You may have figured out where this is going. That's right, about two or three years after most people got theirs, I now finally have my first BluRay player.
The thing is, the ability to watch BluRays wasn't even our big technological advancement of the weekend. See, even though we had it set up starting at about 7 o'clock on Saturday night, we have yet to watch an actual BluRay in our player.
That's because we got one of those BluRay players that streams Netflix on your TV. And that, my friends, was the big, gasping, forehead-slapping leap forward into a new horizon.
After we got the player set up, we debated a bit about the input cables -- whether we should take the one HDMI cable out of our cable box in order to use it for the BluRay, etc. But this was quickly forgotten as soon as the player detected our home wifi. My wife logged into her Netflix account on the TV screen, and voila -- there was her instant online queue of movies to watch. But that's not all. There were also 15-20 other genre categories of suggested movies -- and terrifically specific genres, too. Action/Adventure. Thriller. Horror. Sci-Fi. Documentaries. Foreign Films. Both Comedy and a category called "Witty Films," though we did not immediately see the distinction. TV. And each of these categories had something like 75 titles up for the offering, immediately accessible to us.
Our first impression, which we shared with each other, was that it was like we were in a hotel, choosing between a massive selection of titles, yet all of them were free. So maybe it was more like those exciting plane trips to Australia, where there's no end to the number of gratis options for your eyeballs to look at.
Just to test the connection speed, to see if there would be service interruptions because we were connected wirelessly, we threw on an episode of the original Aeon Flux series from MTV. I expected it to be about five minutes long, but because it crept up to 14, we only half-watched it as we prepared dinner. But the important thing was that it had passed the test -- no dropped service or other service issues whatsoever.
The first thing we watched completely, again from the TV category, was the pilot of Futurama. We needed something short to watch over dinner, as an amuse-bouche before the movie we planned to watch afterward. Sure, you can find Futurama on a number of different networks at any given time of the day. But when do you ever stumble across the pilot? Because of this new big-screen access to my wife's Netflix account, we could pick and choose which Futurama we watched.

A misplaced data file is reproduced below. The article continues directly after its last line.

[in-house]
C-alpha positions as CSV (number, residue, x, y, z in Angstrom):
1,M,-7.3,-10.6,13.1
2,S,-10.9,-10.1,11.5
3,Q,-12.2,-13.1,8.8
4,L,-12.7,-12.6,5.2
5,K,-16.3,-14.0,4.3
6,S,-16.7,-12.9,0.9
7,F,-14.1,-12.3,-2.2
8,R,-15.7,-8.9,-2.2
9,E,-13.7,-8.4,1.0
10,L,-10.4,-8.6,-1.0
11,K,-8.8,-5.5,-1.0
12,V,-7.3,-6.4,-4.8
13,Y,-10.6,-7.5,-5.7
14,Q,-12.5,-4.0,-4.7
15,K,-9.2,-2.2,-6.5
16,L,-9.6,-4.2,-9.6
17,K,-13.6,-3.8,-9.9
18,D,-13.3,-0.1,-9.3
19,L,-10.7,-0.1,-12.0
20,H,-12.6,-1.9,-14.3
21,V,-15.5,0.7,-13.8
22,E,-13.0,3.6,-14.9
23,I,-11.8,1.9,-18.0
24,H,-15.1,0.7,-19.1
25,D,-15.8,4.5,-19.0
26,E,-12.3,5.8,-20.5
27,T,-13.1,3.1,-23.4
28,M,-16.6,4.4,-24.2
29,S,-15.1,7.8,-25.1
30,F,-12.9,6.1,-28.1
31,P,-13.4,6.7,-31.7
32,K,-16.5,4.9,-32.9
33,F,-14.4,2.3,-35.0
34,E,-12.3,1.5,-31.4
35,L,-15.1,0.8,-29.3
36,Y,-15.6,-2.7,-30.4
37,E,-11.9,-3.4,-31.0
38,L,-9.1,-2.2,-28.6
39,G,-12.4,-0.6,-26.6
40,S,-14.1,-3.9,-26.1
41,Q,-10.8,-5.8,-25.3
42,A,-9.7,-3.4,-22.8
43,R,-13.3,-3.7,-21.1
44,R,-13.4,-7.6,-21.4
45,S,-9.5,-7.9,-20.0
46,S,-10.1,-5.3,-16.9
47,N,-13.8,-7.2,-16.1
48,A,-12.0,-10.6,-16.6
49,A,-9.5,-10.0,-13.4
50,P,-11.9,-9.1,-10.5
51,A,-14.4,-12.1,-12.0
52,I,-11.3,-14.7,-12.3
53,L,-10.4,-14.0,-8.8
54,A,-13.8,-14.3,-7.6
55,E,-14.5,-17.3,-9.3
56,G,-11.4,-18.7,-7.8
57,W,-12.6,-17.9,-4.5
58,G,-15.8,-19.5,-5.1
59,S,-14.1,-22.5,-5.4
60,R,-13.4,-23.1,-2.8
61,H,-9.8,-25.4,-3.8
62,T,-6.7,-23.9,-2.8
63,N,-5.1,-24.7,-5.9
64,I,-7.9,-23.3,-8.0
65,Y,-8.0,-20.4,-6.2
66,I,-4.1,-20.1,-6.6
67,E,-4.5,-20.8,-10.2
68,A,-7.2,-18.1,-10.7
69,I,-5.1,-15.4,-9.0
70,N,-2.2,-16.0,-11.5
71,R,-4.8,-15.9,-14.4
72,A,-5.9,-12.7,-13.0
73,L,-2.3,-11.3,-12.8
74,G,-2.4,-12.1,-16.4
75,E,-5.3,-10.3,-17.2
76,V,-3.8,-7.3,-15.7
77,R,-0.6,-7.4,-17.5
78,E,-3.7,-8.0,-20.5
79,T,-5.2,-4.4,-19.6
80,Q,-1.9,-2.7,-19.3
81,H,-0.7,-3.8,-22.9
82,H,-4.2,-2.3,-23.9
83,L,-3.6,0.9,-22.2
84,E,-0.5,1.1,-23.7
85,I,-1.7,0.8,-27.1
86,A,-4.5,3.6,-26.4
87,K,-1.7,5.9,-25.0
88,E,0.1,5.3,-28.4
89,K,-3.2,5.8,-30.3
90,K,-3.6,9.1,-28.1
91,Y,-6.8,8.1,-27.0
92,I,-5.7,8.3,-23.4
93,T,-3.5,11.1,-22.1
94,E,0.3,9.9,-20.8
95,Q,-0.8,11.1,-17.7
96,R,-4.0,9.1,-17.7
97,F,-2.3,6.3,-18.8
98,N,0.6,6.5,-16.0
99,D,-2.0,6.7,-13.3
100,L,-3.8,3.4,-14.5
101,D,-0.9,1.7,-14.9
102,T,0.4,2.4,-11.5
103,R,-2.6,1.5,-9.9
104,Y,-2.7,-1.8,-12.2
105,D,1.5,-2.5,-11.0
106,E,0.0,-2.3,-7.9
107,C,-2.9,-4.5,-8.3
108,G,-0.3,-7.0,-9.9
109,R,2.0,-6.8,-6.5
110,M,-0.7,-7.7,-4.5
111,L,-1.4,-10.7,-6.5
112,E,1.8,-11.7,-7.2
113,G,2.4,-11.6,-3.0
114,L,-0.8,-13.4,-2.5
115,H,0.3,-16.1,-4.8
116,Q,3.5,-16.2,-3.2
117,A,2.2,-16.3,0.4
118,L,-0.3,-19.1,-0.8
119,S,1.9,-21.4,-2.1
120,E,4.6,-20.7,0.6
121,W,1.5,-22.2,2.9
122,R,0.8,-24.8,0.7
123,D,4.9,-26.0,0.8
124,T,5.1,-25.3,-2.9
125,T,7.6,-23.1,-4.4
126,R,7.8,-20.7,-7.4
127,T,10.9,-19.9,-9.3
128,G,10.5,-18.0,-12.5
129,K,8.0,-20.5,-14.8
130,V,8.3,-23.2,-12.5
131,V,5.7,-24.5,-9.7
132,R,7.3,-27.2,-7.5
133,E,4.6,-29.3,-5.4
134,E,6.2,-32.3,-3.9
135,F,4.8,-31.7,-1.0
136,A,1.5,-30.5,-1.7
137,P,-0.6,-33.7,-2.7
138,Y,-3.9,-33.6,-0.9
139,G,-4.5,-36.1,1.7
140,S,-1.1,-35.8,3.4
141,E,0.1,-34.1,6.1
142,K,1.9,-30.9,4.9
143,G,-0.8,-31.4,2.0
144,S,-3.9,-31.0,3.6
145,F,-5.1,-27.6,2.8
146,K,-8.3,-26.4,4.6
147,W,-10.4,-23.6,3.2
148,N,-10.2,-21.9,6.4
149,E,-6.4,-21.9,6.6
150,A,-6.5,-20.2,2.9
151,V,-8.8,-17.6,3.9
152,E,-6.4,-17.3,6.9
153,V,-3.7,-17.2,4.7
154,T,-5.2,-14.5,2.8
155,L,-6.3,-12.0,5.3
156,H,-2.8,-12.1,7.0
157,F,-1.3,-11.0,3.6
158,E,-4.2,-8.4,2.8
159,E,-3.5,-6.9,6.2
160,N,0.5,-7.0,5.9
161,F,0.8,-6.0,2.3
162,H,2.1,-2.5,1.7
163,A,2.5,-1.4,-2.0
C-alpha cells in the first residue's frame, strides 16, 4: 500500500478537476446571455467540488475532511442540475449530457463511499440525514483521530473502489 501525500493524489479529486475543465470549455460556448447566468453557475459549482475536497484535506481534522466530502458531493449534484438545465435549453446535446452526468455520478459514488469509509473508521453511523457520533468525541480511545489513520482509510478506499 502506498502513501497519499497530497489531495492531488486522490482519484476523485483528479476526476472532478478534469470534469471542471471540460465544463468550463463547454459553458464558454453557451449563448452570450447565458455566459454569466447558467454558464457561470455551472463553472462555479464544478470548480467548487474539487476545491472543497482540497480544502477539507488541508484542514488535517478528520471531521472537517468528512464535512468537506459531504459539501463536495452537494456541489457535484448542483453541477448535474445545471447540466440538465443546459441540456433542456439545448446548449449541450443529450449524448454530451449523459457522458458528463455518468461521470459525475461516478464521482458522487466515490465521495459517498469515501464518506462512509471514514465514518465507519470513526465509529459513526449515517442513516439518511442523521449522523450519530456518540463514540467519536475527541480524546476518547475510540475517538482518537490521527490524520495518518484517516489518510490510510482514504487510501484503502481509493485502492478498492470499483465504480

I wish I could say that the movie we chose was a better first feature-length use of the technology. After a number of giddy trips through the various categories -- and it looks so pretty up on the screen, a line of movie posters passing along from left to right, with the current selection enlarged in the center -- we decided on Bruno Dumont's Twentynine Palms. Even with the limitless possibilities of the new device, I was still in killing two birds with one stone mode. See, I had gotten approved to review Twentynine Palms, and it was in my wife's instant online queue, which means she wanted to see it too. So onward we went. It was only after we'd finished what I consider to be one of the worst movies I've ever seen (which really deserves its own post -- or maybe doesn't deserve it, because that might encourage other people to subject themselves to it) that I realized there was already a review on my site for this movie. Turns out I'd been approved to review Leonardo Ricagni's 29 Palms, from 2002, not Bruno Dumont's Twentynine Palms, from 2004. Bummer, because I was super excited to rip into this movie. Instead, somebody else got to do it.